This step is necessary in separation in general, but evidence of it becomes more significant in the case of separation under one roof.
The financial aspects of a separation under one roof usually involve closing joint bank accounts, deciding how bills will be paid, whether either ex-partner is listed on the other’s tax return, and whether they are a beneficiary of the other’s will, superannuation or life insurance.
The latter may be particularly difficult or time-consuming to arrange, which a court will take into consideration if the separation is more recent.
The nature of the separated household
The nature of the household may become similar to that of a share household when a couple separates but still lives together.
Individual choices and circumstances are all different, and separated couples will probably establish their own strategies in this respect.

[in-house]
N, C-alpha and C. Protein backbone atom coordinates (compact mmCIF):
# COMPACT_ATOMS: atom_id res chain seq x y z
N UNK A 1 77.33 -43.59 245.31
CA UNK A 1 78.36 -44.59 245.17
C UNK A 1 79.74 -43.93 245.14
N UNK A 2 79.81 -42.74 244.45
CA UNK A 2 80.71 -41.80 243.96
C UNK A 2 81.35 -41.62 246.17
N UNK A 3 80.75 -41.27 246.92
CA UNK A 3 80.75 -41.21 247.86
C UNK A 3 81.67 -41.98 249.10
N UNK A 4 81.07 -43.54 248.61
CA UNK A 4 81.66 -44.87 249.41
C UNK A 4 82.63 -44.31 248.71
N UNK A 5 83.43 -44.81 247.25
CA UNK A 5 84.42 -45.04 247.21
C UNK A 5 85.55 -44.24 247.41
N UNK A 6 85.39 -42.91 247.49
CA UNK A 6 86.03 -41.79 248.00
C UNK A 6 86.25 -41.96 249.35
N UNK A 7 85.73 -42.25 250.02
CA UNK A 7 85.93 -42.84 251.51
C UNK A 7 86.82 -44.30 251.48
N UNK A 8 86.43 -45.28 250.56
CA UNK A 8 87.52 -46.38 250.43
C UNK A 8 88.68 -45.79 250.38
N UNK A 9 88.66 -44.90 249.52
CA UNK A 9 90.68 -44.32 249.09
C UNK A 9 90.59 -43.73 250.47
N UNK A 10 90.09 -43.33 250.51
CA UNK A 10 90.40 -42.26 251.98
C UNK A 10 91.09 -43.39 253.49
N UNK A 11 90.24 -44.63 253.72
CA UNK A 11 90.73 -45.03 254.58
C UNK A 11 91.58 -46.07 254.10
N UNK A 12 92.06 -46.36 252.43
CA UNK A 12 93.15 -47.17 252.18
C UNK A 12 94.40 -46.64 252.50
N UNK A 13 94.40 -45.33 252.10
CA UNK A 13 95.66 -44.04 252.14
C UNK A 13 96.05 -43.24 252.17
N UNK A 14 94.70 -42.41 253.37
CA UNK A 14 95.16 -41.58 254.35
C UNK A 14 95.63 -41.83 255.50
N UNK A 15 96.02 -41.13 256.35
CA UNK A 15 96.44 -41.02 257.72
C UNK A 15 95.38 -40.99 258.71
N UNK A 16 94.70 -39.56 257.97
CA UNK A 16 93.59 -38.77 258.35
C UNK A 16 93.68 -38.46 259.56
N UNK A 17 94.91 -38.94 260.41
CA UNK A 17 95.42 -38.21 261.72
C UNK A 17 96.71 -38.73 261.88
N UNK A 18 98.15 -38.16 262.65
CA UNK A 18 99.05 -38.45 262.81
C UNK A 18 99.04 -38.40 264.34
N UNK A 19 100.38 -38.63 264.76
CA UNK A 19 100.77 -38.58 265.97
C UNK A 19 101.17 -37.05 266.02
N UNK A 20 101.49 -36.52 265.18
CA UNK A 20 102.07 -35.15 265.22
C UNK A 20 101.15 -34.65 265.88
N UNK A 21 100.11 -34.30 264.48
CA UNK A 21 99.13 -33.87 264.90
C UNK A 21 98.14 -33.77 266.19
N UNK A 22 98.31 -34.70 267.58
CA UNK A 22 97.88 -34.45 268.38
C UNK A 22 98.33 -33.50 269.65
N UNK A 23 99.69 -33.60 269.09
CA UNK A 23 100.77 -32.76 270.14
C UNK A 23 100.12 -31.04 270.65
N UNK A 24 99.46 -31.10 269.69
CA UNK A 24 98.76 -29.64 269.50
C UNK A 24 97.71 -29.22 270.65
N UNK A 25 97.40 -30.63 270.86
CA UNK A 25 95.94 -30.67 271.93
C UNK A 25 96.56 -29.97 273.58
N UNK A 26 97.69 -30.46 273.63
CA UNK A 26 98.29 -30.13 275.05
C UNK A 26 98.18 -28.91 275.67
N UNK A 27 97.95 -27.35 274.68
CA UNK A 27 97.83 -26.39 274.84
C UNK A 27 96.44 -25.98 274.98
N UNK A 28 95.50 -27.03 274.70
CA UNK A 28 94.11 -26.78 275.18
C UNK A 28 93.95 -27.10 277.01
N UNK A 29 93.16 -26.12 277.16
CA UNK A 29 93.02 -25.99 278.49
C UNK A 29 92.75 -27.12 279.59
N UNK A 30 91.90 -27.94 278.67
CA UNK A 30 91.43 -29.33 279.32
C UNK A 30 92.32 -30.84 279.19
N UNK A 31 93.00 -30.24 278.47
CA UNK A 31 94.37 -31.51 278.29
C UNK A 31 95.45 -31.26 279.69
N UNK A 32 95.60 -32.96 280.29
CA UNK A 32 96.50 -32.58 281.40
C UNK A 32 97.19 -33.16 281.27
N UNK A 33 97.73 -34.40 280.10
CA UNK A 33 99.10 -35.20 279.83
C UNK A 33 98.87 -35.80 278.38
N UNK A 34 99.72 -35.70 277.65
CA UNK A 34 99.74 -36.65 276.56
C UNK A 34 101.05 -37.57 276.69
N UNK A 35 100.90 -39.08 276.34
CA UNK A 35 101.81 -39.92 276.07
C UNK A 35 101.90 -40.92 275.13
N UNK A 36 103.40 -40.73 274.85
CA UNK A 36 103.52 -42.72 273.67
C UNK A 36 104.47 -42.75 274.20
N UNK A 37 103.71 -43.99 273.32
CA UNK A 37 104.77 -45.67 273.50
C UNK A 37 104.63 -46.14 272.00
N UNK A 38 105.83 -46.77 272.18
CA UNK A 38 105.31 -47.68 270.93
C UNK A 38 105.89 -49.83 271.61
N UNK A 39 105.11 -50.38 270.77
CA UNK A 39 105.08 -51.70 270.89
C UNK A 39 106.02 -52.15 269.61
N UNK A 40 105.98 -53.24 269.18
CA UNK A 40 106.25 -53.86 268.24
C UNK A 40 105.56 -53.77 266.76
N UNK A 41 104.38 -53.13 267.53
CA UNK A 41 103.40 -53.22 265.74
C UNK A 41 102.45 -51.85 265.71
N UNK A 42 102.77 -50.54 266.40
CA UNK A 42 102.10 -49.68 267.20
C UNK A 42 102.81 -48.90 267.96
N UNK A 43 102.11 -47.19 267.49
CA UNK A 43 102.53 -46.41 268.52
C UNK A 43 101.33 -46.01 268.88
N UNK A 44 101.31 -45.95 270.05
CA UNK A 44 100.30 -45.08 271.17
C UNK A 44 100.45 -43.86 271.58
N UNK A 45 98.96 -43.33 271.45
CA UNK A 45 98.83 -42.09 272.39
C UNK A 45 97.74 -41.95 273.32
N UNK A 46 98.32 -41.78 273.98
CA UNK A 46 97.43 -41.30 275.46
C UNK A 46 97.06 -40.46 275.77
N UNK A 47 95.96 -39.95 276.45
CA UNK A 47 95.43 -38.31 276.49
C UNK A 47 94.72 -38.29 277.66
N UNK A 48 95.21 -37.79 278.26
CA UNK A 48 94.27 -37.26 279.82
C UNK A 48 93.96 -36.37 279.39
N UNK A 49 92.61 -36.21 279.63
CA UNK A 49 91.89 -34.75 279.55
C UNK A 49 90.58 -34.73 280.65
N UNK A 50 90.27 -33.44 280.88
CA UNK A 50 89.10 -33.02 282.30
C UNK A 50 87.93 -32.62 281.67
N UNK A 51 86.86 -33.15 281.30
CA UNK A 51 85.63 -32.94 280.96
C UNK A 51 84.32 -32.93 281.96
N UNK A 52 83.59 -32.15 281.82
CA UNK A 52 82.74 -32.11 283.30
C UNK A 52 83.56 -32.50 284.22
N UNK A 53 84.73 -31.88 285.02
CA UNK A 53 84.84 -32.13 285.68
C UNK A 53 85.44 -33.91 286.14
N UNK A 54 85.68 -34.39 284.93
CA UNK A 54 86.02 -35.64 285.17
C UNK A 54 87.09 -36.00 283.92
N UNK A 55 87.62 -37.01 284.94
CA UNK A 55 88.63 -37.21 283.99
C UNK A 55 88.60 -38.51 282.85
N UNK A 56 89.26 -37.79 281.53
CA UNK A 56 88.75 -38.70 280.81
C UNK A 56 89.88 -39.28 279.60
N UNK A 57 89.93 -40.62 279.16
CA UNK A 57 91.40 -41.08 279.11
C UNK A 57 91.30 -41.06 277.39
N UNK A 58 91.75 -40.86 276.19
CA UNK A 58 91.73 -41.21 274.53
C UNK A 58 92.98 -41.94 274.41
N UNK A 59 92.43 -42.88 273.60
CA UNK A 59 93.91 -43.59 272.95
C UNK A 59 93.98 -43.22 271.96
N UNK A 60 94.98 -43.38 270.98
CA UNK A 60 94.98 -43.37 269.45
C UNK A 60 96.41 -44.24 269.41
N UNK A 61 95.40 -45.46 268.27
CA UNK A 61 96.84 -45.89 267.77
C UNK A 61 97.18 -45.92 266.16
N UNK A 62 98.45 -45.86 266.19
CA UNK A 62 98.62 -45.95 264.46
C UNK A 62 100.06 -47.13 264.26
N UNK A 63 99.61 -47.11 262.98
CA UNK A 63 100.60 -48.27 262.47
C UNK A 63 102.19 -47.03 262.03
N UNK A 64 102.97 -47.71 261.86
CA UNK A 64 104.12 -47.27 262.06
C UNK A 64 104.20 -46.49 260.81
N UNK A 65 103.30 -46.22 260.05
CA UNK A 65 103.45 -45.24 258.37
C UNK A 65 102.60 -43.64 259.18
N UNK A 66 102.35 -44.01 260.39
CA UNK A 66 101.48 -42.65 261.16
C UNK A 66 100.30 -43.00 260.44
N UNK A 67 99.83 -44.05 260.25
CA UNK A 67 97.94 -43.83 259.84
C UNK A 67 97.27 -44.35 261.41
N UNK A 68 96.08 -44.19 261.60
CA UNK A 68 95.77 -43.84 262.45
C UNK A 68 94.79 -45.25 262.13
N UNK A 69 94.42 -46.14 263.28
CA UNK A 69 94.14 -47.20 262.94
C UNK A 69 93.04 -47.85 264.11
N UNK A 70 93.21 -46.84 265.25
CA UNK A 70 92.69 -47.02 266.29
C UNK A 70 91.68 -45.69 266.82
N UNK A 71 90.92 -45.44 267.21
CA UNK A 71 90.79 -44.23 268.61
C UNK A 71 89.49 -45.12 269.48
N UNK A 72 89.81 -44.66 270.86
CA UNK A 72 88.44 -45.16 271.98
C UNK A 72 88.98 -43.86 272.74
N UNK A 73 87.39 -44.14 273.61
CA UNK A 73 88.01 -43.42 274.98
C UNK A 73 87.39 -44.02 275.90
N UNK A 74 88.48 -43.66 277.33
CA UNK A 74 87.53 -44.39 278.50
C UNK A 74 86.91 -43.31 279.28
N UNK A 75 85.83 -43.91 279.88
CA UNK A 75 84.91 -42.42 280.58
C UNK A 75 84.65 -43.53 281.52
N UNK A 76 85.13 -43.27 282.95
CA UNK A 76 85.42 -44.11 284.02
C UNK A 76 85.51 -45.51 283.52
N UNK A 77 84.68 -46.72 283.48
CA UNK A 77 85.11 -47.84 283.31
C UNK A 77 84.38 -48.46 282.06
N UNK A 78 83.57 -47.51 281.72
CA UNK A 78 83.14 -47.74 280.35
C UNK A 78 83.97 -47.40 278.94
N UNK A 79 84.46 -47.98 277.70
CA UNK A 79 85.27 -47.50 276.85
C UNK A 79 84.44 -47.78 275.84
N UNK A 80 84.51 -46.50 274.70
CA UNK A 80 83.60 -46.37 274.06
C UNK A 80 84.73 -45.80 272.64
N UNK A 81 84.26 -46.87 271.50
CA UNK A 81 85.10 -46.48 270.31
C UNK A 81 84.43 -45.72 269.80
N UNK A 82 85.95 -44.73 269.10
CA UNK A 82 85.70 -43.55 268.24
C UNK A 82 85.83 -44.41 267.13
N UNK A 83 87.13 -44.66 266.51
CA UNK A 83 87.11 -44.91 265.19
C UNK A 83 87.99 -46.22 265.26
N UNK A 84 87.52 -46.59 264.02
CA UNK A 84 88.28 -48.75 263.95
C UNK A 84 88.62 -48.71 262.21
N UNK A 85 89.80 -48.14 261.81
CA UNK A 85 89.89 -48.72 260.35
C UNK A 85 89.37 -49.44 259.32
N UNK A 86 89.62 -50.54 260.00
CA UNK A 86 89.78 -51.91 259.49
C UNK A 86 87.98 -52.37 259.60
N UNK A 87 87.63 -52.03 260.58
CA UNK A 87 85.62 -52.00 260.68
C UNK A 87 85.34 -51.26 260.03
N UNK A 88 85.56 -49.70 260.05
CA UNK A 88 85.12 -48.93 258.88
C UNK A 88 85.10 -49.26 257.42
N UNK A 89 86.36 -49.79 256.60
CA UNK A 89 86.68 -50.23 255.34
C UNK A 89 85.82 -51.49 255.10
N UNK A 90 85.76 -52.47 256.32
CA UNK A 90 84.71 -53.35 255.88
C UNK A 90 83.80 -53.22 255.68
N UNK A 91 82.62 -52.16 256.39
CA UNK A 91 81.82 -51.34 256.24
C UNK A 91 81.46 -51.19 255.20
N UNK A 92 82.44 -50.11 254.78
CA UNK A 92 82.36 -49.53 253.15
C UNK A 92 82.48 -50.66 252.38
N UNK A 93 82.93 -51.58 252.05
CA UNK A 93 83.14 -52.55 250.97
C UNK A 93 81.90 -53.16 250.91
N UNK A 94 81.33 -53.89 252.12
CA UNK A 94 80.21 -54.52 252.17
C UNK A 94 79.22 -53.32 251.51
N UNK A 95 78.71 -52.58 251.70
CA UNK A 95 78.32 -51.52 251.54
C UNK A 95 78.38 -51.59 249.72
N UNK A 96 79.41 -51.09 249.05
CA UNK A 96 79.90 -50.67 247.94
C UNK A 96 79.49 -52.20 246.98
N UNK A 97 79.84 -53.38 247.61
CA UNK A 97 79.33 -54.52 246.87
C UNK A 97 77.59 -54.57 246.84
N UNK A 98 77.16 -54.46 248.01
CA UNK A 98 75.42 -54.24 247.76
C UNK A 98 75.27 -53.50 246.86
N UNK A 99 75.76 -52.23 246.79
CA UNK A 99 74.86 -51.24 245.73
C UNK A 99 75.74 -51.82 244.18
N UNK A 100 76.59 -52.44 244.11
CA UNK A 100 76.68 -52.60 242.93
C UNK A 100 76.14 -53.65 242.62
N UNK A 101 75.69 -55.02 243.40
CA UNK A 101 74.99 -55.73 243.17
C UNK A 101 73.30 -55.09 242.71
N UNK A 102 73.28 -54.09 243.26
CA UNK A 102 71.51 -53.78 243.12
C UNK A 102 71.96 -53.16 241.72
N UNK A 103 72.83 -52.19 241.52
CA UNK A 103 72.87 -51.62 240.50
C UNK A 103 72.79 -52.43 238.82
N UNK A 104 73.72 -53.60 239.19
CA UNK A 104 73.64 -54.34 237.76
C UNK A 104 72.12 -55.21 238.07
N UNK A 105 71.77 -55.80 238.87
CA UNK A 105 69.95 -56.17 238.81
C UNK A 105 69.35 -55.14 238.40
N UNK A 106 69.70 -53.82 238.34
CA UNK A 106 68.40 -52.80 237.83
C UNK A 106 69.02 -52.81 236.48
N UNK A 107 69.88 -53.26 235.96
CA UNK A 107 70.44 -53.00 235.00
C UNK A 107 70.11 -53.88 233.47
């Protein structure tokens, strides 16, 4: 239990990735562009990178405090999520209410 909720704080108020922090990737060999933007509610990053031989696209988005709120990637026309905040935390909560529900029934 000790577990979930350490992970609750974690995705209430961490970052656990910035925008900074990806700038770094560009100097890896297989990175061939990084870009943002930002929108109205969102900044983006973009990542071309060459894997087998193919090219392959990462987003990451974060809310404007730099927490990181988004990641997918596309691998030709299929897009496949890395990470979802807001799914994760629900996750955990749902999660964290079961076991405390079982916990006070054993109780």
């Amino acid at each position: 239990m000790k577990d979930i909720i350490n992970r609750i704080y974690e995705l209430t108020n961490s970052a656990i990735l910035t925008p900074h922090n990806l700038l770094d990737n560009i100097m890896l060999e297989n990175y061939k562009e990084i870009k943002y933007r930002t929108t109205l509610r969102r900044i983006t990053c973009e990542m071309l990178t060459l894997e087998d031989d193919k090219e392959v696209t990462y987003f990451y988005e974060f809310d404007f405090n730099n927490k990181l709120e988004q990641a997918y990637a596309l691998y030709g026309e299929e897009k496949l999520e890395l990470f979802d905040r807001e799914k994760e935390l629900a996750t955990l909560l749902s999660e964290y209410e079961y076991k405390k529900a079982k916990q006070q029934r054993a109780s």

The court would consider in particular how bedrooms, bathrooms and other living spaces are shared, and how household maintenance tasks are arranged. This may mean each person does their own shopping, cooking and cleaning, or that they have a roster system.
The social aspects of the separated relationship
The social aspects of the relationship mean whether the former partners present themselves to others as separated or in a relationship.
It is possible for family, friends and acquaintances to believe the relationship exists as usual, but for the couple to be legally separated.
Many other points come under the social aspects, including whether the partners go out with their own friends separately, whether they holiday together, whether close friends and other family members know that the relationship has broken down, and whether they continue to present themselves as a couple, for example to banks, real estate agents, government agencies and other institutions, including their children’s school.
The presence of a sexual relationship
A sexual relationship between the two parties is generally an indicator of a couple relationship.
However, the absence of a sexual relationship does not definitively mean that the relationship has necessarily ended.
The nature of the commitment within the relationship
The level of commitment changes after separation, including separation under one roof, as the ex-partners create physical and emotional distance from each other.